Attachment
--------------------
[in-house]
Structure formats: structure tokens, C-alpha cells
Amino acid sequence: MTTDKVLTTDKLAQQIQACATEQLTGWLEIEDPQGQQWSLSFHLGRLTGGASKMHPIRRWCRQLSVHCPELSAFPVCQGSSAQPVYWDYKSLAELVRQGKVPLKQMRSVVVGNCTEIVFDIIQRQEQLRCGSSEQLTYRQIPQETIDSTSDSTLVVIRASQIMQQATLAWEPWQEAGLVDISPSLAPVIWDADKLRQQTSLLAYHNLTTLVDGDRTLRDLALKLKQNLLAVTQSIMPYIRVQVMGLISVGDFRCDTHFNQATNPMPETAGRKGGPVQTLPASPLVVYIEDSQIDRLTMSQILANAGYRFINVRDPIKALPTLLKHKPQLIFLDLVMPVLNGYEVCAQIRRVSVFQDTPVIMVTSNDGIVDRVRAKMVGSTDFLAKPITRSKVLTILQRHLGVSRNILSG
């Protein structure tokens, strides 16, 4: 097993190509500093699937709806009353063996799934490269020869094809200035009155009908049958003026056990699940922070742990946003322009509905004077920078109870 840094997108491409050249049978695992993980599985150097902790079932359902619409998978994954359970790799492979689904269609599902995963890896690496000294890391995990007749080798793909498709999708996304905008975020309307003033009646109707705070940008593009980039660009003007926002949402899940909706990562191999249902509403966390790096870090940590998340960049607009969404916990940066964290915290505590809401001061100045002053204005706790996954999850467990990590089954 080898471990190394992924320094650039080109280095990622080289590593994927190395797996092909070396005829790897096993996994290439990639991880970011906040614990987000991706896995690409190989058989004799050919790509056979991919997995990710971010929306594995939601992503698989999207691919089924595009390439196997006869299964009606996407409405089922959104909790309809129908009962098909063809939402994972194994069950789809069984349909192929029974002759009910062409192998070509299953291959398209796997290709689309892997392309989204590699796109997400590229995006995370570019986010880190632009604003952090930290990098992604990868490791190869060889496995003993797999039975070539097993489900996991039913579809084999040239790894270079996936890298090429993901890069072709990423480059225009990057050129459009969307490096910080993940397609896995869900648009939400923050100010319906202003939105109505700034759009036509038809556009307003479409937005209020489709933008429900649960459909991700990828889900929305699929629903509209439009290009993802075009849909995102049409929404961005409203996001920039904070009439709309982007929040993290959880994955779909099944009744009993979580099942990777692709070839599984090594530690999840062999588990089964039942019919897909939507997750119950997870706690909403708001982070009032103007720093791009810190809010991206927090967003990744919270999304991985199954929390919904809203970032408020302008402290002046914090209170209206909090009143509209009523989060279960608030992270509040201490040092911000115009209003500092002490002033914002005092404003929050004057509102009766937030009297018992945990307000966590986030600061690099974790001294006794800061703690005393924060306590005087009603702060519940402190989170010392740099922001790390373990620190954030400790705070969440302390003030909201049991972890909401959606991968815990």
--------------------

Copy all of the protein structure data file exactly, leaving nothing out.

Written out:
[in-house]
Structure formats: structure tokens, C-alpha cells
Amino acid sequence: MTTDKVLTTDKLAQQIQACATEQLTGWLEIEDPQGQQWSLSFHLGRLTGGASKMHPIRRWCRQLSVHCPELSAFPVCQGSSAQPVYWDYKSLAELVRQGKVPLKQMRSVVVGNCTEIVFDIIQRQEQLRCGSSEQLTYRQIPQETIDSTSDSTLVVIRASQIMQQATLAWEPWQEAGLVDISPSLAPVIWDADKLRQQTSLLAYHNLTTLVDGDRTLRDLALKLKQNLLAVTQSIMPYIRVQVMGLISVGDFRCDTHFNQATNPMPETAGRKGGPVQTLPASPLVVYIEDSQIDRLTMSQILANAGYRFINVRDPIKALPTLLKHKPQLIFLDLVMPVLNGYEVCAQIRRVSVFQDTPVIMVTSNDGIVDRVRAKMVGSTDFLAKPITRSKVLTILQRHLGVSRNILSG
């Protein structure tokens, strides 16, 4: 097993190509500093699937709806009353063996799934490269020869094809200035009155009908049958003026056990699940922070742990946003322009509905004077920078109870 840094997108491409050249049978695992993980599985150097902790079932359902619409998978994954359970790799492979689904269609599902995963890896690496000294890391995990007749080798793909498709999708996304905008975020309307003033009646109707705070940008593009980039660009003007926002949402899940909706990562191999249902509403966390790096870090940590998340960049607009969404916990940066964290915290505590809401001061100045002053204005706790996954999850467990990590089954 080898471990190394992924320094650039080109280095990622080289590593994927190395797996092909070396005829790897096993996994290439990639991880970011906040614990987000991706896995690409190989058989004799050919790509056979991919997995990710971010929306594995939601992503698989999207691919089924595009390439196997006869299964009606996407409405089922959104909790309809129908009962098909063809939402994972194994069950789809069984349909192929029974002759009910062409192998070509299953291959398209796997290709689309892997392309989204590699796109997400590229995006995370570019986010880190632009604003952090930290990098992604990868490791190869060889496995003993797999039975070539097993489900996991039913579809084999040239790894270079996936890298090429993901890069072709990423480059225009990057050129459009969307490096910080993940397609896995869900648009939400923050100010319906202003939105109505700034759009036509038809556009307003479409937005209020489709933008429900649960459909991700990828889900929305699929629903509209439009290009993802075009849909995102049409929404961005409203996001920039904070009439709309982007929040993290959880994955779909099944009744009993979580099942990777692709070839599984090594530690999840062999588990089964039942019919897909939507997750119950997870706690909403708001982070009032103007720093791009810190809010991206927090967003990744919270999304991985199954929390919904809203970032408020302008402290002046914090209170209206909090009143509209009523989060279960608030992270509040201490040092911000115009209003500092002490002033914002005092404003929050004057509102009766937030009297018992945990307000966590986030600061690099974790001294006794800061703690005393924060306590005087009603702060519940402190989170010392740099922001790390373990620190954030400790705070969440302390003030909201049991972890909401959606991968815990």